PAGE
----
According to the Target Marketing Group’s Who’s Mailing What! Archive, an online library of direct mail campaigns, it appears that the popularity of self-mailers has remained steady for the past few years. However, it’s surged in some sectors while slipping in others, including some sectors employing self-mailers that may have never done so before.
I spoke with Bob Bly—a freelance direct marketing copywriter who specializes in B-to-B marketing and author of “The Copywriter’s Handbook, Third Edition: A Step-By-Step Guide to Writing Copy That Sells”—about the directions in which the self-mailer may be headed.
1. Self-mailers becoming the standard format in many markets
Bly says that for financial newsletters, for instance, magalogs are the most popular direct mail format. For business opportunity mailers, digests are working. For nutritional supplements, tabloids have worked well, though the new postal regulations concerning flats have made it more difficult for magalog and tabloid mailings. For B-to-B lead generation, postcards have become very popular—much more so than trifold self-mailers with tear-off BRCs.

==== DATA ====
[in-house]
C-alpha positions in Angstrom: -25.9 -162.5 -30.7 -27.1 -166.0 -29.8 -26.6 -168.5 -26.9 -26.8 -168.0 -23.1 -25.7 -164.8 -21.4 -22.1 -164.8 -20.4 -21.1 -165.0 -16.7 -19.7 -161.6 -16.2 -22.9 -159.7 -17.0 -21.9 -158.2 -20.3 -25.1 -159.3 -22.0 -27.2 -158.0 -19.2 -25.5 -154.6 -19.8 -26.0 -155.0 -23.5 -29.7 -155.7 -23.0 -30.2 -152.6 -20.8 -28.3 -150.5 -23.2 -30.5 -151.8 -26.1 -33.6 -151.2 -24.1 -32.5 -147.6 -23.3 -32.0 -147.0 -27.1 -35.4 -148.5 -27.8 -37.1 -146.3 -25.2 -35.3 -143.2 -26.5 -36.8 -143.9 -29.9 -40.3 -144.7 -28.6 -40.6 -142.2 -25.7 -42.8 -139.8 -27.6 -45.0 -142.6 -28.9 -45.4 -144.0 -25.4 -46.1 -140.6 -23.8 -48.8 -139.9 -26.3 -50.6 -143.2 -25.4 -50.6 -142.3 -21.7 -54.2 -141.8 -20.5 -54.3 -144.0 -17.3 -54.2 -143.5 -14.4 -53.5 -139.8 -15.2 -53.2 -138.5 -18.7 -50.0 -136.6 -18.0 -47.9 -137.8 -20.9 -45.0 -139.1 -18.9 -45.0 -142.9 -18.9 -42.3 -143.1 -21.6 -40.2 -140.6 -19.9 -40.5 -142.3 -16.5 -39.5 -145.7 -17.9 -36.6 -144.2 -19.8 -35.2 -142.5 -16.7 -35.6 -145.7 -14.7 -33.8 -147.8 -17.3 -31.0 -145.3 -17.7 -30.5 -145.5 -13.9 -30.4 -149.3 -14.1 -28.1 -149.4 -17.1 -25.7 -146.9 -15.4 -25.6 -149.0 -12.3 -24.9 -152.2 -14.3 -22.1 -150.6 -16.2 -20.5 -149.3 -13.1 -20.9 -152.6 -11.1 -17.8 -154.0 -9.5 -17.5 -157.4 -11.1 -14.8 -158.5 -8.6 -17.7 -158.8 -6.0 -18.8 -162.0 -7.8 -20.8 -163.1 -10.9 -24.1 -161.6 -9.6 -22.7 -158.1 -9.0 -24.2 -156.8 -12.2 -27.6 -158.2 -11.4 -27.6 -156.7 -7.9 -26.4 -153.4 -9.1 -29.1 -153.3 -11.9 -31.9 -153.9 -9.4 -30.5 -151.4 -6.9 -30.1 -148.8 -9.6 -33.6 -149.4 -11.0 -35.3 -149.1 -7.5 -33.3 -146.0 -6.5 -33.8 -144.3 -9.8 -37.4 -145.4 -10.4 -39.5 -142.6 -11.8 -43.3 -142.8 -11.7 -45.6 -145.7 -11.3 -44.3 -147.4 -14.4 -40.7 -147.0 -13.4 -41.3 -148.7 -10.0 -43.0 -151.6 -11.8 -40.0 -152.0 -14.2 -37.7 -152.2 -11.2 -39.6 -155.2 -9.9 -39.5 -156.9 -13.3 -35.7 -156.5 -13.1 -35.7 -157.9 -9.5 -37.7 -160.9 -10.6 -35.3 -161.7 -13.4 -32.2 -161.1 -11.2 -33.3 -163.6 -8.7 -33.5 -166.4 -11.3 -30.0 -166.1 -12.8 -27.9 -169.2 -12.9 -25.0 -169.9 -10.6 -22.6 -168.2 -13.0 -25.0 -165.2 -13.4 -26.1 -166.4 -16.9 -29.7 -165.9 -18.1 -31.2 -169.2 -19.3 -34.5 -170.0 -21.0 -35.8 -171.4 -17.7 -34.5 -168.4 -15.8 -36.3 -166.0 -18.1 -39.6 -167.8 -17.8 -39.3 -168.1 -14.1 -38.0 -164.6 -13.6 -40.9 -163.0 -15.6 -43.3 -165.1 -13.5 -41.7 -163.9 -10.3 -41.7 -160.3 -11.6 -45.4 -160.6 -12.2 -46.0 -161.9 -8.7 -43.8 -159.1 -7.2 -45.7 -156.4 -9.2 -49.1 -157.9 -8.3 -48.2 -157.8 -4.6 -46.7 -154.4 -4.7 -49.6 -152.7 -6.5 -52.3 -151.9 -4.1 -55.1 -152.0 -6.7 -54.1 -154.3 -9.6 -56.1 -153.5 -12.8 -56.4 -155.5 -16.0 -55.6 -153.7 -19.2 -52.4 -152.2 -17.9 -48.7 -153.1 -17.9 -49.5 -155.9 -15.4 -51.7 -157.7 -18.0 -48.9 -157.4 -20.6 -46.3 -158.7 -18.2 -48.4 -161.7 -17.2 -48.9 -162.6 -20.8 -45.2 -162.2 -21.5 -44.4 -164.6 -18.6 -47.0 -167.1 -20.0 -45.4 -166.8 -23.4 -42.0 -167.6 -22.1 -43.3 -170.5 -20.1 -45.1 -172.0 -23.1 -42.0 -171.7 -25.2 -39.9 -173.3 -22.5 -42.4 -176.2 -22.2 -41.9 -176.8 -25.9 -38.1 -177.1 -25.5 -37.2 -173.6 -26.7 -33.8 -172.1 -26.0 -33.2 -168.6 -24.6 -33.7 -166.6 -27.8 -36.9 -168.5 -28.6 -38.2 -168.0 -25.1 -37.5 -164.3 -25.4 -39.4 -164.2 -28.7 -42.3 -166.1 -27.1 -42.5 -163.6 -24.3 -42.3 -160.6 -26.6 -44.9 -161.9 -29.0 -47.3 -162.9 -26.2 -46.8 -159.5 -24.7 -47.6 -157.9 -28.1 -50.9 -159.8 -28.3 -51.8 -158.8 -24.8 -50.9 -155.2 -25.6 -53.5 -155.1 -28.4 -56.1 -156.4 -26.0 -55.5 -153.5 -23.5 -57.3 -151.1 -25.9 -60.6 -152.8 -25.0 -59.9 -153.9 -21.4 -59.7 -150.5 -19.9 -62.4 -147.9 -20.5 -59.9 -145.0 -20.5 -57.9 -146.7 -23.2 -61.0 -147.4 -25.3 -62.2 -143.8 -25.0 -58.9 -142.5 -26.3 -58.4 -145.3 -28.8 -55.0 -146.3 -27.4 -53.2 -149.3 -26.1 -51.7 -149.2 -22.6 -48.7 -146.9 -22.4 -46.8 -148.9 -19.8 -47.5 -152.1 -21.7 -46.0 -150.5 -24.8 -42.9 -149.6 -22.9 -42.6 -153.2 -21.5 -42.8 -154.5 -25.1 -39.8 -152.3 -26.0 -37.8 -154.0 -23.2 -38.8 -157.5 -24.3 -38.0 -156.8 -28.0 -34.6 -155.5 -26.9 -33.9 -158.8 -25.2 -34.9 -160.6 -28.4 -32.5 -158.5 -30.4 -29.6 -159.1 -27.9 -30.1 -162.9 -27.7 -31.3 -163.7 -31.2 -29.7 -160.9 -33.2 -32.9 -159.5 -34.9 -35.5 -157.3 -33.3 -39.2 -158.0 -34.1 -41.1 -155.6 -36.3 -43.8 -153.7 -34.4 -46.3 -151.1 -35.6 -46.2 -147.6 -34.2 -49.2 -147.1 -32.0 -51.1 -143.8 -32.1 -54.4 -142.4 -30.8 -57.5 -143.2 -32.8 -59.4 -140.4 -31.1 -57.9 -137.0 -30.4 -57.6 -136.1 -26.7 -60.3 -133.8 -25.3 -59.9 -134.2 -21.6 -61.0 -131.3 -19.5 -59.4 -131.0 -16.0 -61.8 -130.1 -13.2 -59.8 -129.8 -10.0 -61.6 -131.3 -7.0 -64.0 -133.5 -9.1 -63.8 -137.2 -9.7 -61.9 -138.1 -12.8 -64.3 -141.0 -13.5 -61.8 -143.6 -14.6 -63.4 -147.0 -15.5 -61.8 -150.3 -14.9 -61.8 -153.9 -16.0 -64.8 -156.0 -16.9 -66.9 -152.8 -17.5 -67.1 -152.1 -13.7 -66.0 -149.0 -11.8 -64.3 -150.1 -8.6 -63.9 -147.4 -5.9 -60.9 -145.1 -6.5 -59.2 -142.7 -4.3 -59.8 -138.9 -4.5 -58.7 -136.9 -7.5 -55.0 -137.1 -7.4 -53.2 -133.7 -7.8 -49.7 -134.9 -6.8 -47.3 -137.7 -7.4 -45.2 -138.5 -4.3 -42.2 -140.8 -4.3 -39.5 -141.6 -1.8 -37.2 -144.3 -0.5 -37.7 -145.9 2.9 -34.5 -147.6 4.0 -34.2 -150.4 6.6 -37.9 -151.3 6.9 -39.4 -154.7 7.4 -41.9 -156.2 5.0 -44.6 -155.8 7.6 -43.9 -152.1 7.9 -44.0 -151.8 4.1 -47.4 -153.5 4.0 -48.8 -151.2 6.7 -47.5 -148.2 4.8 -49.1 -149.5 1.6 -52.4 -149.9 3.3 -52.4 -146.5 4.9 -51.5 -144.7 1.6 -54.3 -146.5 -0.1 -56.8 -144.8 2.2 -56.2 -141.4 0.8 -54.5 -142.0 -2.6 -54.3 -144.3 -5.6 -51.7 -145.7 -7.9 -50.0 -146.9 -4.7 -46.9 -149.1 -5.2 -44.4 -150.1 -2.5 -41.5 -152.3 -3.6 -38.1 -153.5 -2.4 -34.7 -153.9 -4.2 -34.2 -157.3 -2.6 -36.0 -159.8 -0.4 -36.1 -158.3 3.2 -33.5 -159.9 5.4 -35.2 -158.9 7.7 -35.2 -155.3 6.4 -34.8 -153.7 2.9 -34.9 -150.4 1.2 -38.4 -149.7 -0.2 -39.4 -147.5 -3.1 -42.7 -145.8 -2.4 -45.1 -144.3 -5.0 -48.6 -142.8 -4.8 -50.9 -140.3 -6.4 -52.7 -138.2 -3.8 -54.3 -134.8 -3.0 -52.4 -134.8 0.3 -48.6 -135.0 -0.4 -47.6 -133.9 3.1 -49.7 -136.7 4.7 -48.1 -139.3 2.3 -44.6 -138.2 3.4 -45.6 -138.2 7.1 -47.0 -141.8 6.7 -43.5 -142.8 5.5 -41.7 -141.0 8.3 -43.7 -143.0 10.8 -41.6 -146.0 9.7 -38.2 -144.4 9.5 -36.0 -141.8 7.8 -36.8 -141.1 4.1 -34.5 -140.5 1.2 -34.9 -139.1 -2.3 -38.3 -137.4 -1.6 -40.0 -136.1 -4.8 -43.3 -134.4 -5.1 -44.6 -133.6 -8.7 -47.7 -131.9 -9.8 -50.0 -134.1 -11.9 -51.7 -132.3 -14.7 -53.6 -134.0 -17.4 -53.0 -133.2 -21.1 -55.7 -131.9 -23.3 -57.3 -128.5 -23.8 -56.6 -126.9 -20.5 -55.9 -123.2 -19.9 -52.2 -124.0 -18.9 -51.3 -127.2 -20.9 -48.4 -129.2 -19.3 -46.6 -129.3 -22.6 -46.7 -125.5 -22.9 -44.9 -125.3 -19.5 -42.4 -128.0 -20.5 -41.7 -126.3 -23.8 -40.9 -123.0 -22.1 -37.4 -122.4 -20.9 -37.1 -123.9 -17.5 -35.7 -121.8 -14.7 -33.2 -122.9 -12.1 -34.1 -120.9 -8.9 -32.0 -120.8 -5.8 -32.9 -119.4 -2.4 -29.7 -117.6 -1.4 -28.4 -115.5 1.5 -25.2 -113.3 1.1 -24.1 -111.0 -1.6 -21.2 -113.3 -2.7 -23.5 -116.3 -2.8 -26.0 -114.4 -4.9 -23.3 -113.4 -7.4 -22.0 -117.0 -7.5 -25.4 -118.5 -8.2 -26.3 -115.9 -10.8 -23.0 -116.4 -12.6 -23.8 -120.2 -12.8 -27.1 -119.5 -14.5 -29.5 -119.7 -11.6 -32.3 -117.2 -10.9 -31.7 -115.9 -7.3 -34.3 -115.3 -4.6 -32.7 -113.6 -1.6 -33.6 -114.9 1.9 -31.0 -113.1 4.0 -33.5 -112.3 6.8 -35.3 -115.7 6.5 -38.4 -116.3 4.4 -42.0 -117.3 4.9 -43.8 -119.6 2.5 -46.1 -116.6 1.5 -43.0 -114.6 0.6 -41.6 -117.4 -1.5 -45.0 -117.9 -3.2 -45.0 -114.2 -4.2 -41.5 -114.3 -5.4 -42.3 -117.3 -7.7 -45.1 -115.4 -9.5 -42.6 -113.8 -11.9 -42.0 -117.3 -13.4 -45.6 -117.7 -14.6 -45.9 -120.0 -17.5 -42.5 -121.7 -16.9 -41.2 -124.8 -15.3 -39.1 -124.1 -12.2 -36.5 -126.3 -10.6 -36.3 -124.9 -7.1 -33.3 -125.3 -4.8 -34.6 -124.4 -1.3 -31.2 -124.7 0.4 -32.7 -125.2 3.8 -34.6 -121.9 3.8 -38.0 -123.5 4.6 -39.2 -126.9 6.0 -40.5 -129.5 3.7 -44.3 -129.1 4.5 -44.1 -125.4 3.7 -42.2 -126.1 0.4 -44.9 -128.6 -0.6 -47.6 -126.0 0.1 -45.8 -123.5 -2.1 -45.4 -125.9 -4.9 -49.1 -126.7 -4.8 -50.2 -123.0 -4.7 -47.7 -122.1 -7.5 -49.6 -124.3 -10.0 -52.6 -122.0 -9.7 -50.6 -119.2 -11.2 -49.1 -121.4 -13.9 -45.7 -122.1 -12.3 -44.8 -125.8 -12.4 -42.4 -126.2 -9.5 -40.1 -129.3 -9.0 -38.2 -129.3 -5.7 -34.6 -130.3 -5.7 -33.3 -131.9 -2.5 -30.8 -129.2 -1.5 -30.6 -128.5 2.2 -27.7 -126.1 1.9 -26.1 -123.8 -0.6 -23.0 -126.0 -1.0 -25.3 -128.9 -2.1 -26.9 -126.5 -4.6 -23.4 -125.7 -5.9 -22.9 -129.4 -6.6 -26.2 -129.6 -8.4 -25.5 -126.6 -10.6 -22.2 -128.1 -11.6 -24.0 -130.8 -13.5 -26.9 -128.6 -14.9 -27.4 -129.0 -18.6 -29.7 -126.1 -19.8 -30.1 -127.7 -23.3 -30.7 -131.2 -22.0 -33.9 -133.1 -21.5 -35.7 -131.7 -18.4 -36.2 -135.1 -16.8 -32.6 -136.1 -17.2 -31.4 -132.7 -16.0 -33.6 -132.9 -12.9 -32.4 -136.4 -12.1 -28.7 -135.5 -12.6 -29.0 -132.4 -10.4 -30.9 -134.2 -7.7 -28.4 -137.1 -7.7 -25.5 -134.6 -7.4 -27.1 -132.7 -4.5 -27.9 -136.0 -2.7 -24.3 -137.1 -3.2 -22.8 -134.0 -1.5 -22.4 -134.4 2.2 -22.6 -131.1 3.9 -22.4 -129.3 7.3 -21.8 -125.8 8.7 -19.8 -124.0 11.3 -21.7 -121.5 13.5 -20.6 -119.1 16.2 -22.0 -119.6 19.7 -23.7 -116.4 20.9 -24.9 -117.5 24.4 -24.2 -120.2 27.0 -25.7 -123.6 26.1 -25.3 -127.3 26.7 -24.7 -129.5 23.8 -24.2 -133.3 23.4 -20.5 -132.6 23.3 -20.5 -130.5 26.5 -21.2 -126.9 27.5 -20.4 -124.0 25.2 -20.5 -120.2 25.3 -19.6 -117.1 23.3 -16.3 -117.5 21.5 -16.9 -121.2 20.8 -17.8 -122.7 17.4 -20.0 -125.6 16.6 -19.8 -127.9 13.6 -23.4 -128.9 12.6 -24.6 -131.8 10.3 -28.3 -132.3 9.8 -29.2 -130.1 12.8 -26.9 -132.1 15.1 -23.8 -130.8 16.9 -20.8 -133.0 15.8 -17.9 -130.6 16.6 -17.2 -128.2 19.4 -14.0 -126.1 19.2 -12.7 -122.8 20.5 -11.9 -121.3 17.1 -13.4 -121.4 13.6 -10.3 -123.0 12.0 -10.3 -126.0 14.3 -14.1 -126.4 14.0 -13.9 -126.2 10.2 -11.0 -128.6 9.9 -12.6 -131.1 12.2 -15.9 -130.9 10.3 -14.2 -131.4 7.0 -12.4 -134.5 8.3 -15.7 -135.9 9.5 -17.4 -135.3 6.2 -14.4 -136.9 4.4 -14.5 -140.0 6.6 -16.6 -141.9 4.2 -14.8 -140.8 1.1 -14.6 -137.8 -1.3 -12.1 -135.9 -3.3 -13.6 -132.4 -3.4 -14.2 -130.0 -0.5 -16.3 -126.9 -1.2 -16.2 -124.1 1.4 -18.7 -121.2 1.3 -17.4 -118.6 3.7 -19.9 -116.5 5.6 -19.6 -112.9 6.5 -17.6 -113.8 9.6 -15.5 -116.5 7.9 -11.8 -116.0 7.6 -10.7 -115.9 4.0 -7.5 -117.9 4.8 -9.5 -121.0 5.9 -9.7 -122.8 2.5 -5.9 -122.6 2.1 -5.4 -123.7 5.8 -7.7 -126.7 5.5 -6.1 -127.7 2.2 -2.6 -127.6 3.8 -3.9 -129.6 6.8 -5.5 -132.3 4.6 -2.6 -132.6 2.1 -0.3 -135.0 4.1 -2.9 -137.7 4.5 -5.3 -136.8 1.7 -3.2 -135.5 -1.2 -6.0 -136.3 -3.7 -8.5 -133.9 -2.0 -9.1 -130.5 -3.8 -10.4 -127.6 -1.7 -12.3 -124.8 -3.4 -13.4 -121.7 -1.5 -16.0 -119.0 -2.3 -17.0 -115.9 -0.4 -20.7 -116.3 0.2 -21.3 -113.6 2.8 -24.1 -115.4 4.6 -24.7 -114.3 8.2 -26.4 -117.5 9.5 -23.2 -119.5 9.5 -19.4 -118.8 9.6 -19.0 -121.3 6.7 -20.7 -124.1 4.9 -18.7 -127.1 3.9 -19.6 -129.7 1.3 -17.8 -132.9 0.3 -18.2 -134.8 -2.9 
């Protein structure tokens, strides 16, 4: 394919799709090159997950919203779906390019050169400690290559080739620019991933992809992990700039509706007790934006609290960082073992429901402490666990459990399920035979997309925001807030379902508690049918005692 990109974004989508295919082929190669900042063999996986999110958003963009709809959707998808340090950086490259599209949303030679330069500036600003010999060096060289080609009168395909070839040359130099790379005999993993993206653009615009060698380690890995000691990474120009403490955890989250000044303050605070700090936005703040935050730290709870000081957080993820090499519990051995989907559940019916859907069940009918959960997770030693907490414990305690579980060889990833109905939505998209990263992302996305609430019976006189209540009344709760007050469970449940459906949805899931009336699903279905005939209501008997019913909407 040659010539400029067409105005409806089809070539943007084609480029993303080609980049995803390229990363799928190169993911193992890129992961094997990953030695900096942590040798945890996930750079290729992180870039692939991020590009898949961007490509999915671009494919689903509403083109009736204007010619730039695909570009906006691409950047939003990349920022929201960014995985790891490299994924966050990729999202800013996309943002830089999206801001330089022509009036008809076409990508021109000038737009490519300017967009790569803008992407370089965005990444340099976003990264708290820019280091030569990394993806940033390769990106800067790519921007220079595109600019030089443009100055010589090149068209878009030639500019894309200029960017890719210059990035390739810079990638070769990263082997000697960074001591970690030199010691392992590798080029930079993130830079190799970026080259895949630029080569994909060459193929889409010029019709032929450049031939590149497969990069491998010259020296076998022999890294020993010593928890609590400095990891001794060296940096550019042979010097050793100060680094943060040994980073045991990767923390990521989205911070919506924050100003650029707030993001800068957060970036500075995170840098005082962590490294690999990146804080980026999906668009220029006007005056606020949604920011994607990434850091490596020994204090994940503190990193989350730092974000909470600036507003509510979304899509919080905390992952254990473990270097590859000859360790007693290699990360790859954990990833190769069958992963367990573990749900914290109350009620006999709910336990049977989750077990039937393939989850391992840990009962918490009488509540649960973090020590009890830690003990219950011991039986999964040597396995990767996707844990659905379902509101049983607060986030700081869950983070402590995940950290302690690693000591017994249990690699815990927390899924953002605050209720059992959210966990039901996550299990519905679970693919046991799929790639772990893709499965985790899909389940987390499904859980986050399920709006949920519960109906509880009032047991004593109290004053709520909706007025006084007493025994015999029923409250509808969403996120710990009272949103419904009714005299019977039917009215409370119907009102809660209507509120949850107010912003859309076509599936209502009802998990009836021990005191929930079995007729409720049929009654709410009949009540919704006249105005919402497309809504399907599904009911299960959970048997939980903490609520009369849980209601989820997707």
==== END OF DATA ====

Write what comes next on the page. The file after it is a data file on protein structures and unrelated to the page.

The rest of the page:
2. Self-mailers replacing #10 envelopes for generating leads
Traditionally, anyone generating leads for consulting or professional services used a sales letter with a reply card in a #10 envelope and likely offered a free report or booklet. Now they are using postcards driving traffic to a specific URL where prospects can download a PDF whitepaper or register for a webinar.
3. Self-mailers not killing copy, for the most part
With long-copy consumer offers—mainly financial and health care newsletters, business opportunities, options trading, nutritional supplements, and similar products—copy has always been king and continues to be so. But B-to-B marketers increasingly are convinced that executives have no time to read, and therefore their self-mailers have minimal copy—typically a headline, three to five bullets and a Web site URL—with an emphasis on creative color graphics.